Abu Saguer is a man of great affability. Because of his resilience, his wit, his tenderness with the children, it’s easy to think of his survival in heroic terms, but often he has periods of deep depression, disorientation and forgetfulness. “I’m not scared any more, I can’t explain it, I just don’t care. There’s one God, I’ll die only one time.”
The soldiers have decamped for the moment, but the family is never sure when they will come back. Part of their home has been lost to them. We walk through those rooms that the troops occupy. The curtains chosen with care by Abu Saguer’s wife long ago billow inwards, in unsettling contrast to the camouflage netting in front of the window. His gate is visible from here. I imagine him approaching across the broken ground, struggling with a bag of flour, stooping to unlock and open that little gate.
As we leave, Sue calls her base. Each visit must be registered with and approved by the District Civil Liaison (DCL). We hear that a doctor has been shot dead while treating a wounded boy at a crossroads in Rafah that we passed yesterday.
Entering Gaza for the first time at the Erez checkpoint, we saw some Israeli kids in army uniform â€” we’d seen them on the way from Jerusalem, hitchhiking or slouching at bus stops, dishevelled, their uniforms accessorised with shades and coloured scarves. Weapons were slung across their backs. They looked like they should have been on the way to school. One girl at Erez wearing eyeliner and lipstick, friendly with the implied complicity of “We’re on the same side,” said: “I’m laughing all the time â€” I’m crazy.” Most of them appeared indifferent, almost unseeing. We walked through the concrete tunnel separating these two worlds. In the eyes of their bosses, we are a menace because we’re witnesses. All humanitarian workers are witnesses. The UN has been on phase-four alert, the highest level before pulling out completely.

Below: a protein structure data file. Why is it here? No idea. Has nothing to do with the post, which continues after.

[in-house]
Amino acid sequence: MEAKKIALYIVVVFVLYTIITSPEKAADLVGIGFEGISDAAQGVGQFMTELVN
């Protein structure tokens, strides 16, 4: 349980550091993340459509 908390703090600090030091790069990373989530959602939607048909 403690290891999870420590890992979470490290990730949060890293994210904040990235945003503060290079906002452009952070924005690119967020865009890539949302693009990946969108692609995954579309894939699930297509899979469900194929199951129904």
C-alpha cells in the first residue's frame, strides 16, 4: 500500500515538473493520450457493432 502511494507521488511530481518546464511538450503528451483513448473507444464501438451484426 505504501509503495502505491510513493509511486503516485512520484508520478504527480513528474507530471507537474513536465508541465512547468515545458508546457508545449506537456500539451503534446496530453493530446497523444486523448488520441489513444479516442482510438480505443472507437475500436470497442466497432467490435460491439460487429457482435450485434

They’re a little tired of being shot at. We travel south from Erez toward Beit Lahiya through the area “sterilised” during “Days of Penitence”. That was Israel’s 17-day military offensive in northern Gaza that started on September 29, after a rocket fired by the Islamic militant group Hamas killed two toddlers in the Israeli town of Sederot, a kilometre away on the other side of the border. These home-made rockets have a five-mile range, so Israel sent in 2,000 troops and 200 tanks and armoured bulldozers to set up a 61/2-mile buffer zone and “clear out” suspected militants. Days of Penitence killed 107 Palestinians (at least 20 of them children), left nearly 700 homeless, and caused over $3m in property damage.
Towards the end of it, even Israeli military commanders were urging Ariel Sharon to stop. He wouldn’t listen. So there is not a building left standing that hasn’t been acned by shells and bullets, many of them with gaping mouths ripped out by the tanks. A vast area has been depopulated and ground into the rubble-strewn desert we find wherever we go. A Bedouin encampment has settled, impossibly, on one of these wastelands. Half a dozen smug-faced camels and a white donkey stand behind the fence waiting for Christ knows what; the air is heavy with their scent. The families have constructed hovels of sheet plastic, branches and jagged pieces of rusting corrugated iron. They look like the last scavenging survivors of doomsday. As we head southwest towards Gaza City, the Mediterranean Sea appears like a mirage, shocking in its beauty: Gaza’s western border.